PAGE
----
Clara’s third adventure is out in France this week. Serendipitously is begins in Paris, where Clara has been filming and is looking forward to a day off. The British intelligence service has other ideas though and they initiate a mission that leads Clara to the door of Hitler’s girlfriend, Eva Braun. As always, this novel was hugely pleasurable to research and involved some time in Paris, including investigating Coco Chanel, whose conduct during the war was not especially fragrant. I’m much looking forward to talking about the novel to an audience in France on March 11.
There’s a rather seductive title for this forthcoming event, but that may be on account of my glamorous co-panellists, Andrew Lownie and Rick Stroud, and even more, the chair, Elizabeth Buchan. We’ll be discussing our books at the Omnibus Arts Centre, I, Clapham Common north side, between 5pm and 6pm. and it would be fantastic if anyone can join us. In lieu of a picture of Clapham here’s a photograph of the building in Munich where, in 1938, Chamberlain signed the agreement that gained his lasting reputation as an appeaser, even though it did hold off war for another year.
Two days was not enough time to spend in Munich, but what an astonishing trove of unexpected treasure can be found there, if only you know where to look. Before I’d always focused on the Third Reich associations, as Munich was the cradle of National Socialism, so I’d never properly explored the vast number of exquisite artworks that are hanging in almost deserted museums like the Neue Pinakothek or the Lenbachhaus, whose room devoted to the animal paintings of Munich native Franz Marc is unforgettable. I especially loved his deer frolicking in the snow, a work of great beauty from an artist who was destined to die in the First World War. Compare the gentle vulnerability of these paintings to the tortured postwar works of Otto Dix and Georg Grosz. Above all, as someone commented to me, they embody tenderness, which is a greatly underrated virtue.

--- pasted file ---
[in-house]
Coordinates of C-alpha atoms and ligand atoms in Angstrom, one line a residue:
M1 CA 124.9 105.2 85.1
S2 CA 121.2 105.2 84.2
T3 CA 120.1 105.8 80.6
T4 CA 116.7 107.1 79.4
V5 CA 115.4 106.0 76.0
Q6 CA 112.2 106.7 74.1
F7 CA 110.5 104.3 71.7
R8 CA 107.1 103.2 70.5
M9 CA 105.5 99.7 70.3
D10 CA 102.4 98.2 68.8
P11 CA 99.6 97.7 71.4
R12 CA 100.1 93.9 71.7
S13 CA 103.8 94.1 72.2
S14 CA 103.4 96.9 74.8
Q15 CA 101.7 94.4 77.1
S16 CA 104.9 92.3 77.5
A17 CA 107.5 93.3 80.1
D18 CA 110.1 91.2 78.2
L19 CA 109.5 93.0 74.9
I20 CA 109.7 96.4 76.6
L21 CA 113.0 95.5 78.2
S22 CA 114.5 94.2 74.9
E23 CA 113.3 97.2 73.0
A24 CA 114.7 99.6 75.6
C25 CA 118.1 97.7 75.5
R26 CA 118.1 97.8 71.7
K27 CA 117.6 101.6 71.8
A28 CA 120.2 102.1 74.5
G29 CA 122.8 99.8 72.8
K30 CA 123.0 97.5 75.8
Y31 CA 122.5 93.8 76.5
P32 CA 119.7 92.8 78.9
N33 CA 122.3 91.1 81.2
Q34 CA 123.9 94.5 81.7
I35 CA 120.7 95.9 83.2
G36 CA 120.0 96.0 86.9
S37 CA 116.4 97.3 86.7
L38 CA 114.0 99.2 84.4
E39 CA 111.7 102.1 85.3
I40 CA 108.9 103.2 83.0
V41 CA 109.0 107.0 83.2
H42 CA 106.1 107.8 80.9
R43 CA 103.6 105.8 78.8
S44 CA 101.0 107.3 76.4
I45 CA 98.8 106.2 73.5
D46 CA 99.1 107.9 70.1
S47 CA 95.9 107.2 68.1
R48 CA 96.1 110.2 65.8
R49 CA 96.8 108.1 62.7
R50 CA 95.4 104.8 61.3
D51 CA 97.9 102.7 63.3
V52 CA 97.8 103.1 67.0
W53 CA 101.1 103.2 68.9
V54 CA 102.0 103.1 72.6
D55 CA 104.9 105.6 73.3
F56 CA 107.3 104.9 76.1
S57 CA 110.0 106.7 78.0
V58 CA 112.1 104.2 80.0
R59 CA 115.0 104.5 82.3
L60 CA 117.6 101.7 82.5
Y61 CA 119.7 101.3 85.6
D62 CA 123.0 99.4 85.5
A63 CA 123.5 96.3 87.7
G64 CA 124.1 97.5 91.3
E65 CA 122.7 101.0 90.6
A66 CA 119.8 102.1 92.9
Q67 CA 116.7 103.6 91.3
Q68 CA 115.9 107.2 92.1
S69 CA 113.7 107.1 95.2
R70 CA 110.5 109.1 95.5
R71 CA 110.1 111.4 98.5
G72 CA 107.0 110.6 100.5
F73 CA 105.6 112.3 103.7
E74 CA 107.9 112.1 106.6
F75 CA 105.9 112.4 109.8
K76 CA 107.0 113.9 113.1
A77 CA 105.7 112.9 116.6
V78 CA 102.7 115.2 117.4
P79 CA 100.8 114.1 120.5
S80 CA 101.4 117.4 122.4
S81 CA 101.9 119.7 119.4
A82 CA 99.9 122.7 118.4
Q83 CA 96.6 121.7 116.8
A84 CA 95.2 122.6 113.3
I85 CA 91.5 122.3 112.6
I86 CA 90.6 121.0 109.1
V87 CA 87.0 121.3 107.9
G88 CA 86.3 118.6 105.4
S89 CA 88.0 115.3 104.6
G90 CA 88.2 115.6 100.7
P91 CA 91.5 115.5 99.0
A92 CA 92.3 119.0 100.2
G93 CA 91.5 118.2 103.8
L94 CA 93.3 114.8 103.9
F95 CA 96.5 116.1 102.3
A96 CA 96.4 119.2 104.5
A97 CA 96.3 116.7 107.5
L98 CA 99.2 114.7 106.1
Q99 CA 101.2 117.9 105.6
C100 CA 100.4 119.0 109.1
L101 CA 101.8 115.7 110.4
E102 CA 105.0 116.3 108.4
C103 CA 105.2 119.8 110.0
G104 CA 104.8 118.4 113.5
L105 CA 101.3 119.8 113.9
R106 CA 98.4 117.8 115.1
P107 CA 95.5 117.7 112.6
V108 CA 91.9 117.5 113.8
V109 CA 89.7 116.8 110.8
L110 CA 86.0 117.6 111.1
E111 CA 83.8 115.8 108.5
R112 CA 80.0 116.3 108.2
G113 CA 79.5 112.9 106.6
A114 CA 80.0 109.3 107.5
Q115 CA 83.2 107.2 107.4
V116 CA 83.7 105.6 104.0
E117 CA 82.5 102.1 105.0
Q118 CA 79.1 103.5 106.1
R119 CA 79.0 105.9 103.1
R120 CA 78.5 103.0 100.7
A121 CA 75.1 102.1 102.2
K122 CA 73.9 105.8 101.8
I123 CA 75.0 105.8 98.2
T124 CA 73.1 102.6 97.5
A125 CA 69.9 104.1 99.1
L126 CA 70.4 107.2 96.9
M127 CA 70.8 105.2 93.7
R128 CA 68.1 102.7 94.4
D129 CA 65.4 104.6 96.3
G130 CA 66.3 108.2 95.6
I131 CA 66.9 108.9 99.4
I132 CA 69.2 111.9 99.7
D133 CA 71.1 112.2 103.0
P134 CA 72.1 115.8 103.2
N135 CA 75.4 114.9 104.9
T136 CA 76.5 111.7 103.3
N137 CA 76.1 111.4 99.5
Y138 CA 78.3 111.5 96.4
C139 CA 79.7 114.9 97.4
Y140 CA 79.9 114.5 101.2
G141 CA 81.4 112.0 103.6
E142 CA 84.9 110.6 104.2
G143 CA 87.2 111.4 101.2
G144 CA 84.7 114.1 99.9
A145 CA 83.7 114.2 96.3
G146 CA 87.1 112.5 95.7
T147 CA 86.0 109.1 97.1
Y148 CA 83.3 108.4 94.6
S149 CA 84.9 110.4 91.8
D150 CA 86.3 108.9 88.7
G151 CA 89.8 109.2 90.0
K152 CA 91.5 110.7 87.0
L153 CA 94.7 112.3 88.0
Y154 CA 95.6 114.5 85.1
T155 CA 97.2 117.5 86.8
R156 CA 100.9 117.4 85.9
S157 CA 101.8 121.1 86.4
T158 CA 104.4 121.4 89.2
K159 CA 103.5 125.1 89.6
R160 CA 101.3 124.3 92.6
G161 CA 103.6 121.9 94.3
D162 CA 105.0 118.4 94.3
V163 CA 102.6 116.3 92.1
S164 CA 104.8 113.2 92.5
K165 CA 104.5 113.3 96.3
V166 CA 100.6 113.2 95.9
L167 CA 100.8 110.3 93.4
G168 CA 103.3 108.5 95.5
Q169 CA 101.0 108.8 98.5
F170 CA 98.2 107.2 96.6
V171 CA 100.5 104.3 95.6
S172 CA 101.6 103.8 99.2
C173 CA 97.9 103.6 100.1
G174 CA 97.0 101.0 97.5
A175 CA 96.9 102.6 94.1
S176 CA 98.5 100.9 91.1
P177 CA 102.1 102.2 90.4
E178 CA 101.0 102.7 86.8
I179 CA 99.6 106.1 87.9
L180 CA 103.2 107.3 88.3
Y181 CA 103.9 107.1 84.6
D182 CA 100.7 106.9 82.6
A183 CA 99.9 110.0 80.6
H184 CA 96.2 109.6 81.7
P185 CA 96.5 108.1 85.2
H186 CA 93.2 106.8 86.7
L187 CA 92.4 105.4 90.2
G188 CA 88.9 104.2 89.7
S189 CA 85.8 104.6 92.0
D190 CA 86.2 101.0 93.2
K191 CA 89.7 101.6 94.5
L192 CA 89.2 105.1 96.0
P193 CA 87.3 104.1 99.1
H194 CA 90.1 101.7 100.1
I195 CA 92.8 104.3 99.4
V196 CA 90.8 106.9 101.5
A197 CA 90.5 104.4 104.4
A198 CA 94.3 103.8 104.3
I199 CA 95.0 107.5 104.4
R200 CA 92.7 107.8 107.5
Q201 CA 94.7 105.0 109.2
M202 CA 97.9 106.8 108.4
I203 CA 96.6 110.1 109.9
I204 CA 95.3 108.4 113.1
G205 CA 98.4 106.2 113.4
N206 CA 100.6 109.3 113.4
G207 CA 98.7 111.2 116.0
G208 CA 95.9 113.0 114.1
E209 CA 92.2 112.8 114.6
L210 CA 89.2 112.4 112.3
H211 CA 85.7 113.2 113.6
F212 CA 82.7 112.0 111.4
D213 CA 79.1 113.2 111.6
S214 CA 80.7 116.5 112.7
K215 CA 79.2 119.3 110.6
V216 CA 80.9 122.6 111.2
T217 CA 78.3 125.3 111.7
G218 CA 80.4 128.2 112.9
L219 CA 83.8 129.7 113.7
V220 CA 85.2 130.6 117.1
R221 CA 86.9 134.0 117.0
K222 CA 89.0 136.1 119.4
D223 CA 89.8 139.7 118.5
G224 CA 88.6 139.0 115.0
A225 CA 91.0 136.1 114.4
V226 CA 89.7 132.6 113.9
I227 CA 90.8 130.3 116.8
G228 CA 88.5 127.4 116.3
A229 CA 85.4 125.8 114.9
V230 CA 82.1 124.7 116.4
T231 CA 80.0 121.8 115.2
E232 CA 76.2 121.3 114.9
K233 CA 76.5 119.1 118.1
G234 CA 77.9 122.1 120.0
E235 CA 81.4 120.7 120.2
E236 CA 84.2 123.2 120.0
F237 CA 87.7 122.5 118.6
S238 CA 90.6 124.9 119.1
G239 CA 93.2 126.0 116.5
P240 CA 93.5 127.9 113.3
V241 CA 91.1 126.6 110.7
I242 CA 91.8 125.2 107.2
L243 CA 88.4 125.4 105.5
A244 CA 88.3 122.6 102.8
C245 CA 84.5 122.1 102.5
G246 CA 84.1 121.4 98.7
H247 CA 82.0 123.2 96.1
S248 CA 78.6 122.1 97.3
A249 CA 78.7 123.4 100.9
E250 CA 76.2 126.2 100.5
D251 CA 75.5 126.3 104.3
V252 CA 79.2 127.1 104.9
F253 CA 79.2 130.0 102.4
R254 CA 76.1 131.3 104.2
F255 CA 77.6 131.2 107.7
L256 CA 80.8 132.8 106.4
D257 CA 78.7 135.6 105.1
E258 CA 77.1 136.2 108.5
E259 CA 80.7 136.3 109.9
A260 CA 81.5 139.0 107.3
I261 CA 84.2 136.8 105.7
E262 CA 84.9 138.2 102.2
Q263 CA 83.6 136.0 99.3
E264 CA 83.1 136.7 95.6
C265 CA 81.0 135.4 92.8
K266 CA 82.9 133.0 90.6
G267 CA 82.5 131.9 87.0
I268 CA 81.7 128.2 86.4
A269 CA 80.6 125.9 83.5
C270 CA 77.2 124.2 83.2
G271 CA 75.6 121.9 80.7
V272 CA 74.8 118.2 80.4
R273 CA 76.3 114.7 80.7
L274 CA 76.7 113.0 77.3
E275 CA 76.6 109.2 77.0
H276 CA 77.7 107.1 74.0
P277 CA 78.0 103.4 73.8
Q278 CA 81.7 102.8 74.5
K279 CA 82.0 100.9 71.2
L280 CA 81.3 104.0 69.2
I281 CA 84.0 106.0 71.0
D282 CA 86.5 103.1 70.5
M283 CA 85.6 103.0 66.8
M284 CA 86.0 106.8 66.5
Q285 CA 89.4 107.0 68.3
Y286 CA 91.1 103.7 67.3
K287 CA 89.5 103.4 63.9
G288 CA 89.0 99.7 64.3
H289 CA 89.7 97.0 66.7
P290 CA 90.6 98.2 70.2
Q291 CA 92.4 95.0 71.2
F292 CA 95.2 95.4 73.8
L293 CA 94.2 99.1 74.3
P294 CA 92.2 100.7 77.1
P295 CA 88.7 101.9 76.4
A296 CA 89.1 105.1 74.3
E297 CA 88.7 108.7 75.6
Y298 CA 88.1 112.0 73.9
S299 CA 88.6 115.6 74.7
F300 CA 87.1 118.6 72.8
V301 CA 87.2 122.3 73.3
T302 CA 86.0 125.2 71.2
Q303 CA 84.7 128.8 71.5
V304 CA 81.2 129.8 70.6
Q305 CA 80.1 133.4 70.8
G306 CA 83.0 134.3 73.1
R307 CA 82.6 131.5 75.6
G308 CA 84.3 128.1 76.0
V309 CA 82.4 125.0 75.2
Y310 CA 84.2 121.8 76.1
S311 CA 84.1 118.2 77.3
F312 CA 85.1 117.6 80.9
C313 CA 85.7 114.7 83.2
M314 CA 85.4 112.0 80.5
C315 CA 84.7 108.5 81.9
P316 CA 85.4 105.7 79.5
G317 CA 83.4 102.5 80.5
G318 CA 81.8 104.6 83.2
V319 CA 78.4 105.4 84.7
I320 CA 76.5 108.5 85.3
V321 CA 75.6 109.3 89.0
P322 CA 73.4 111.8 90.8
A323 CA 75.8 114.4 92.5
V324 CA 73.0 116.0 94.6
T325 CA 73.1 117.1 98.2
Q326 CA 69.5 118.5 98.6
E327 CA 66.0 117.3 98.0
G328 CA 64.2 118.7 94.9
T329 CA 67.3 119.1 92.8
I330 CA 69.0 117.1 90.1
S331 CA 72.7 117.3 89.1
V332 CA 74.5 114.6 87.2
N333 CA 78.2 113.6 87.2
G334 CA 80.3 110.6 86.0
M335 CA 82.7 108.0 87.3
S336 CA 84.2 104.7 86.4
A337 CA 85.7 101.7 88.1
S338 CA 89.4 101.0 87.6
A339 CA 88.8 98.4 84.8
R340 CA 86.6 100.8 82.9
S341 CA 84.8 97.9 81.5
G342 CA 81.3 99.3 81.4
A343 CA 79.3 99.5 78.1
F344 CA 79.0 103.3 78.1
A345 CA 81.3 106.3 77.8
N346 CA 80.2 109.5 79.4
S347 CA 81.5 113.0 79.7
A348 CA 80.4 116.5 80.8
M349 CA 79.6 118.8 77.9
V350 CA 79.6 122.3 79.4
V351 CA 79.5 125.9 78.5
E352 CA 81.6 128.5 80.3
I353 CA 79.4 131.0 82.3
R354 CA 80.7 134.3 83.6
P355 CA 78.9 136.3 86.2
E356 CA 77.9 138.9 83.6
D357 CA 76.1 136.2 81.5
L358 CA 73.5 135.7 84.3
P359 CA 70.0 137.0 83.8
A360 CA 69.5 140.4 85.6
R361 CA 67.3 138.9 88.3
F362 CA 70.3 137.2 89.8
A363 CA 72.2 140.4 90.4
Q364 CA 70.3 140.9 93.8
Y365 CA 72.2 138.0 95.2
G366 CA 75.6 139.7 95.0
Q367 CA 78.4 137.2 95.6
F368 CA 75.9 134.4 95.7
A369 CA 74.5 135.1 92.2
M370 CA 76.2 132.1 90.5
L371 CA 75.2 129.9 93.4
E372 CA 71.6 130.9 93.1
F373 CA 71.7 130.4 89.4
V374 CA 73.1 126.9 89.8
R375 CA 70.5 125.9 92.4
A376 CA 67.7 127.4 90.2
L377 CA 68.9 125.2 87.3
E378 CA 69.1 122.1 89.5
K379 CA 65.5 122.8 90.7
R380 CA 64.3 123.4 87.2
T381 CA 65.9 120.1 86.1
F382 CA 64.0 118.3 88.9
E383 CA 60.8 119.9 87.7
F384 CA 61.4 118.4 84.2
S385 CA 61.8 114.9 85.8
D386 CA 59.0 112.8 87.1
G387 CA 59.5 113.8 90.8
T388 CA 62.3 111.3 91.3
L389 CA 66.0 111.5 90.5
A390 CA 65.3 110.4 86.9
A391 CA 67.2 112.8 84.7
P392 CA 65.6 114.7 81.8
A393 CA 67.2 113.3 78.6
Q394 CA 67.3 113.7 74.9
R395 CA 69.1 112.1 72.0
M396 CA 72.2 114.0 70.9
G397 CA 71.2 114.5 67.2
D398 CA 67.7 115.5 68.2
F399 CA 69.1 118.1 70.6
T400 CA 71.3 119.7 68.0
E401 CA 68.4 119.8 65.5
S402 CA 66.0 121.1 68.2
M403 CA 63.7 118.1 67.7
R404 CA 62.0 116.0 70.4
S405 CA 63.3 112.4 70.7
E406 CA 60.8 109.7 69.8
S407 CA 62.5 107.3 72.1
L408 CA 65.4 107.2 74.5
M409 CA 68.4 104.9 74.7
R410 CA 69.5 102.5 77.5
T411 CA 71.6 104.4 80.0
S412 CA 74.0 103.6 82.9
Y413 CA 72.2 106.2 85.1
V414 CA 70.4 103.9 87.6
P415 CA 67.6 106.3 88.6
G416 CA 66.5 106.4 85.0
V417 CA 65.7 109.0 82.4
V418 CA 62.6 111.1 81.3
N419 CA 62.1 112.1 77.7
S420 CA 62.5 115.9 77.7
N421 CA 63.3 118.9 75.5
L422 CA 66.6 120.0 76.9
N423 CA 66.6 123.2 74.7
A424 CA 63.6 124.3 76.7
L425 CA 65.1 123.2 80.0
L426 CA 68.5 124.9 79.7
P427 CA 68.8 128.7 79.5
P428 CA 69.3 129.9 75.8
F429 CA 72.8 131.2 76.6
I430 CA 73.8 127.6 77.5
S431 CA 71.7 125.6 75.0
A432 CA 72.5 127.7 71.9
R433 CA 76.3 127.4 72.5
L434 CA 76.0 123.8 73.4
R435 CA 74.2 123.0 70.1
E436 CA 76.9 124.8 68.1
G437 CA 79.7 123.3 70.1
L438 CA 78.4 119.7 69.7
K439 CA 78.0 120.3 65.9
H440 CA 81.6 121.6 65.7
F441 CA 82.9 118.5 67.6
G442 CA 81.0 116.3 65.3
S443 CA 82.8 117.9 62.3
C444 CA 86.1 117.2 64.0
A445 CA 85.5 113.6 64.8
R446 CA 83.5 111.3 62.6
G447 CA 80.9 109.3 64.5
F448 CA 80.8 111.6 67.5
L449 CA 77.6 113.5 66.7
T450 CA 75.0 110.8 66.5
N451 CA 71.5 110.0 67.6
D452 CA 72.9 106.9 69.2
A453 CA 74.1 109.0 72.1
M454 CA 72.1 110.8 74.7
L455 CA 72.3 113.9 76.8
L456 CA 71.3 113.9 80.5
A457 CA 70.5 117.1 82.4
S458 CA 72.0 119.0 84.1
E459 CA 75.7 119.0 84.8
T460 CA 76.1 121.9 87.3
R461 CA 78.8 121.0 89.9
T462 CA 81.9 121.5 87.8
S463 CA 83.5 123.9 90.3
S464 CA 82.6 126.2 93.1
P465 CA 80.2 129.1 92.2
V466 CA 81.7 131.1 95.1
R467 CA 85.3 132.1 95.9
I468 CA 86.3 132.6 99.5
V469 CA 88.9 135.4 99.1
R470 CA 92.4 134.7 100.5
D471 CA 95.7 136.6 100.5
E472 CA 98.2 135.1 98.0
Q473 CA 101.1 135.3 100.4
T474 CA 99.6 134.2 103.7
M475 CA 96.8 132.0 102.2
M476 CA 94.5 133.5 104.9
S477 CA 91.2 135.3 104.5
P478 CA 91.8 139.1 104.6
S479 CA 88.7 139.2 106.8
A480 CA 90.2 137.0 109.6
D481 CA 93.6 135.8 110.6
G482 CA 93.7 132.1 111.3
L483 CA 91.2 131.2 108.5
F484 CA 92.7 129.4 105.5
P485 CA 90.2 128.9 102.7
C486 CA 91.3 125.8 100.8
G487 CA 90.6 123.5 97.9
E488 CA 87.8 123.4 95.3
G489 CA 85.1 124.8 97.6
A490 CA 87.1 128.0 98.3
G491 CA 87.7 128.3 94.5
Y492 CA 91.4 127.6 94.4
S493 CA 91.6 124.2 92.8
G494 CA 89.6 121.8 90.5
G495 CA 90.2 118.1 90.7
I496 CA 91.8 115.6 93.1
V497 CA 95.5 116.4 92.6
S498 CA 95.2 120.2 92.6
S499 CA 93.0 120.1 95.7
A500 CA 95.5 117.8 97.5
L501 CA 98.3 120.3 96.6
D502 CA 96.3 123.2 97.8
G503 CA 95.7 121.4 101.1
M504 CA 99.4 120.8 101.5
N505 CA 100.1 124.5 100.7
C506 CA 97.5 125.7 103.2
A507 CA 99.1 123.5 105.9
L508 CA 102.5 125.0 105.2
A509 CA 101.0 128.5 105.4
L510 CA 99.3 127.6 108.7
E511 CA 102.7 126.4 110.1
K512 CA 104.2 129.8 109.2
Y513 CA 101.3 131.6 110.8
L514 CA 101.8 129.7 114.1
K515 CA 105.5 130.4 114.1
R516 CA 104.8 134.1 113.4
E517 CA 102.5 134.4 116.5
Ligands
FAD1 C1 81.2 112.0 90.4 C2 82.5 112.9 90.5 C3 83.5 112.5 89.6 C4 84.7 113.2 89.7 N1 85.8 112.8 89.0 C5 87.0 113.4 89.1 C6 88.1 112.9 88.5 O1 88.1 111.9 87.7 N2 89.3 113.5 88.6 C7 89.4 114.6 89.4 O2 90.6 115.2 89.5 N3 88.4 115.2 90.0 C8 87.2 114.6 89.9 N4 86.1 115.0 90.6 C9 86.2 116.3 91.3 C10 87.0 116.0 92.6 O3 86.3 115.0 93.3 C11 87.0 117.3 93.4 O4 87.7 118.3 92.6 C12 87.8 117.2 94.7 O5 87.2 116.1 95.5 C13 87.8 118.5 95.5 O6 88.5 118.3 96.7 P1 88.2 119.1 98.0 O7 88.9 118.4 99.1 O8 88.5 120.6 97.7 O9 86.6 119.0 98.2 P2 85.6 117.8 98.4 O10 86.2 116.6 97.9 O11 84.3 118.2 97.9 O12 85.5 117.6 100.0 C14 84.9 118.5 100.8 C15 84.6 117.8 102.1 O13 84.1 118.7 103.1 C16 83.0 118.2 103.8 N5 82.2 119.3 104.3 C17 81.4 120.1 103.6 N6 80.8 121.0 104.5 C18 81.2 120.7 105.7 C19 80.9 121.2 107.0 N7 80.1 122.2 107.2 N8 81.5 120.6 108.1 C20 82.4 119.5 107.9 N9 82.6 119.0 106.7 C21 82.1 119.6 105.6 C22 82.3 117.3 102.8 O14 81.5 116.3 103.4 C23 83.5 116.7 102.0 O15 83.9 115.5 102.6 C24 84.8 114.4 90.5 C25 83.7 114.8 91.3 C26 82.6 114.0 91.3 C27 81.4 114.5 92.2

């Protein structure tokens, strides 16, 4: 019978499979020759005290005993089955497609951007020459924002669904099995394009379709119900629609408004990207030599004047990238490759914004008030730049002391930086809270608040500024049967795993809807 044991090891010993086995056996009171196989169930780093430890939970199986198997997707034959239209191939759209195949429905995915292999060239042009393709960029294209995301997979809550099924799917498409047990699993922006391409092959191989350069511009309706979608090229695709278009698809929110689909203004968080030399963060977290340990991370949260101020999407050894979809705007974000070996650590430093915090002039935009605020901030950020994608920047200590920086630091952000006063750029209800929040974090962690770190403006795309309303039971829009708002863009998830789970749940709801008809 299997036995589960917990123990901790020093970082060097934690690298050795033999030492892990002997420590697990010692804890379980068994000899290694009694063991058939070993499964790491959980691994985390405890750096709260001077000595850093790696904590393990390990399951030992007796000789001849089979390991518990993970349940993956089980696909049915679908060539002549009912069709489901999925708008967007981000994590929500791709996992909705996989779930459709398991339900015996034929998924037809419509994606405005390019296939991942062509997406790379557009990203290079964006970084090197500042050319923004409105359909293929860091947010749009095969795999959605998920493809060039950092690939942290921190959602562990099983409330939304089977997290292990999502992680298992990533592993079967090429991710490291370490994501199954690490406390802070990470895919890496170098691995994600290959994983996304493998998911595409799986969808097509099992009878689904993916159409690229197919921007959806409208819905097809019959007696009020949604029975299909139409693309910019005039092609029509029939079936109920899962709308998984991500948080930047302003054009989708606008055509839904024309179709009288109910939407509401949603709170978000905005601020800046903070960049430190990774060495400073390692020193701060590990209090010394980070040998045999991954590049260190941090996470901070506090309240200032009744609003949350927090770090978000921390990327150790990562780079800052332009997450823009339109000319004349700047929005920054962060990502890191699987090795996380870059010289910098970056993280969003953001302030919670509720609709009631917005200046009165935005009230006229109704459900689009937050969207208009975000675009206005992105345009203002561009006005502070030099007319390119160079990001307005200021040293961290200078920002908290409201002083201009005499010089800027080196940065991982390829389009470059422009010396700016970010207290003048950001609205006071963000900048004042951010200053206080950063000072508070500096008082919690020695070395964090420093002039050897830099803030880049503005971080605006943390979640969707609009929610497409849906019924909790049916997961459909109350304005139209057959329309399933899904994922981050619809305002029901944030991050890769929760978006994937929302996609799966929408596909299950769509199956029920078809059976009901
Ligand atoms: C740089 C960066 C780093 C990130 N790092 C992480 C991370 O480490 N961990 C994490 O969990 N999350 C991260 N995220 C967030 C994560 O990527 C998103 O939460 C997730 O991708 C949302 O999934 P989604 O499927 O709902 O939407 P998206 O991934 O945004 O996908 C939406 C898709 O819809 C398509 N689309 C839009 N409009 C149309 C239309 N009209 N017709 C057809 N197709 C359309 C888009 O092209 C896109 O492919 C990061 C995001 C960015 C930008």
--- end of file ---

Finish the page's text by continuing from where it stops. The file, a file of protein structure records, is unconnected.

My first French book festival! I’m excited and slightly daunted to be attending the Polar Lens festival in March to publicise Les Roses Noires and Le Jardin d’hiver. Daunted because A level French seems a long way away but excited to get a glimpse of an entirely different book buying public. So if anyone happens to be near Lens that weekend, please drop in… http://www.polarlens.fr/wordpress/auteurs-present-polarlens/
I’m pleased to announce that Faith and Beauty is part of Kindle’s August promotion – just 99p this month. Ideal reading for beach, bath or bed! Just cut and paste or click on the link to find it….
I’m looking forward to a number of upcoming events this Autumn …
Friday, September 16th: Waterstones Piccadilly. Writing Evil: Fiction and the rise and fall of Nazi Germany: I’ll be talking about the rise and fall of the Third Reich and its portrayal in fiction with Michael Ridpath (Shadows of War), William Ryan (The Constant Soldier) and Jason Hewitt (Devastation Road). We’ll discuss our versions of life inside Nazi Germany from a variety of narrative angles, ask where the line between fact and fiction lies, and how novels can help us to understand the repercussions of Europe’s darkest hour.
Sunday September 18th: Chiswick Festival. 3pm: Professor Adrian Stevens is joined by authors Jane Thynne (Faith and Beauty) and James MacManus (Midnight in Berlin), as they discuss their individual explorations of this attempt on Hitler’s life and consider the appeal of capturing in their fiction the evocative sense of place that Berlin creates.
Monday, September 19th: Chiswick library. Berlin in Fiction.
Saturday, October 15th: Isle of Wight literary festival. I’ll be giving an illustrated talk called The Real Housewives of Nazi Germany exploring the lives of the Nazi wives and girlfriends, their influence on the politics of the Third Reich and the research and inspiration behind the Clara Vine series.
I had an interesting trip to Hornsey Town hall today as part of a TV documentary on Nazi women. The venue was chosen because of its remarkable 1930’s architecture, but while aspects of it are faintly redolent of the Third Reich, there is far more to this north London building. It’s tucked away in an underwhelming forecourt and at first glance it appears both neglected and ugly, yet as the first UK building to be constructed in the Modernist style (1933), its interior finishes, marble, wooden panelling and especially the lovely metalwork, are beautiful and inspiring. Well worth a look if you’re nearby.